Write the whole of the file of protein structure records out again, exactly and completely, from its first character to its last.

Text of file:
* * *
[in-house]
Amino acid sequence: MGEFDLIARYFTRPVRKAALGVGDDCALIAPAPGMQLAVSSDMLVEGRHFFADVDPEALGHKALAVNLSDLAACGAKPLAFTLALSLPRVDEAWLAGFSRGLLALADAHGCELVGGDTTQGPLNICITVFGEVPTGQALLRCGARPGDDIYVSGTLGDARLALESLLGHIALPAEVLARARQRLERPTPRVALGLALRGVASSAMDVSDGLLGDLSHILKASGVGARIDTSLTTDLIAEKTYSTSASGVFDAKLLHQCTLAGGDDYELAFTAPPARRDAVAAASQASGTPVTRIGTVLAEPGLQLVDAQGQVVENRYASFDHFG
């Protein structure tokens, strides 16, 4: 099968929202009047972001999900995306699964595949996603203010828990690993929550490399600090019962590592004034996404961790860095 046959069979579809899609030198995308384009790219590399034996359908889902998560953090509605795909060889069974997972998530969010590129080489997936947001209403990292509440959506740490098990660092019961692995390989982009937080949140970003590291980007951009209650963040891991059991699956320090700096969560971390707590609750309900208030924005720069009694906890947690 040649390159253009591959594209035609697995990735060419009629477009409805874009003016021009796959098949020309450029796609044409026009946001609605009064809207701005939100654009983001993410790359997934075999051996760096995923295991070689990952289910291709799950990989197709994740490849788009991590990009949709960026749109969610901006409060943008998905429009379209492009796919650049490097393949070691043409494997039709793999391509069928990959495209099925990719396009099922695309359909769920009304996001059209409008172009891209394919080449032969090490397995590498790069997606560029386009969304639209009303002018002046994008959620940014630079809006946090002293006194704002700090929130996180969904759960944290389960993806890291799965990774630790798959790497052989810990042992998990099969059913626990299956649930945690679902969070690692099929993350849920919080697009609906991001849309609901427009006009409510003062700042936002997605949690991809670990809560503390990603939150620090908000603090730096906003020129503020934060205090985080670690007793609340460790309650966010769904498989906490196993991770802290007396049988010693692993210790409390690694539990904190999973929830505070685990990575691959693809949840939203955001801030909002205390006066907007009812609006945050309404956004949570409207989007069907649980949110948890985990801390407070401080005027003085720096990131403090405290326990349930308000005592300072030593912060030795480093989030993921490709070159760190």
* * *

[in-house]
Amino acid sequence: MGEFDLIARYFTRPVRKAALGVGDDCALIAPAPGMQLAVSSDMLVEGRHFFADVDPEALGHKALAVNLSDLAACGAKPLAFTLALSLPRVDEAWLAGFSRGLLALADAHGCELVGGDTTQGPLNICITVFGEVPTGQALLRCGARPGDDIYVSGTLGDARLALESLLGHIALPAEVLARARQRLERPTPRVALGLALRGVASSAMDVSDGLLGDLSHILKASGVGARIDTSLTTDLIAEKTYSTSASGVFDAKLLHQCTLAGGDDYELAFTAPPARRDAVAAASQASGTPVTRIGTVLAEPGLQLVDAQGQVVENRYASFDHFG
């Protein structure tokens, strides 16, 4: 099968929202009047972001999900995306699964595949996603203010828990690993929550490399600090019962590592004034996404961790860095 046959069979579809899609030198995308384009790219590399034996359908889902998560953090509605795909060889069974997972998530969010590129080489997936947001209403990292509440959506740490098990660092019961692995390989982009937080949140970003590291980007951009209650963040891991059991699956320090700096969560971390707590609750309900208030924005720069009694906890947690 040649390159253009591959594209035609697995990735060419009629477009409805874009003016021009796959098949020309450029796609044409026009946001609605009064809207701005939100654009983001993410790359997934075999051996760096995923295991070689990952289910291709799950990989197709994740490849788009991590990009949709960026749109969610901006409060943008998905429009379209492009796919650049490097393949070691043409494997039709793999391509069928990959495209099925990719396009099922695309359909769920009304996001059209409008172009891209394919080449032969090490397995590498790069997606560029386009969304639209009303002018002046994008959620940014630079809006946090002293006194704002700090929130996180969904759960944290389960993806890291799965990774630790798959790497052989810990042992998990099969059913626990299956649930945690679902969070690692099929993350849920919080697009609906991001849309609901427009006009409510003062700042936002997605949690991809670990809560503390990603939150620090908000603090730096906003020129503020934060205090985080670690007793609340460790309650966010769904498989906490196993991770802290007396049988010693692993210790409390690694539990904190999973929830505070685990990575691959693809949840939203955001801030909002205390006066907007009812609006945050309404956004949570409207989007069907649980949110948890985990801390407070401080005027003085720096990131403090405290326990349930308000005592300072030593912060030795480093989030993921490709070159760190």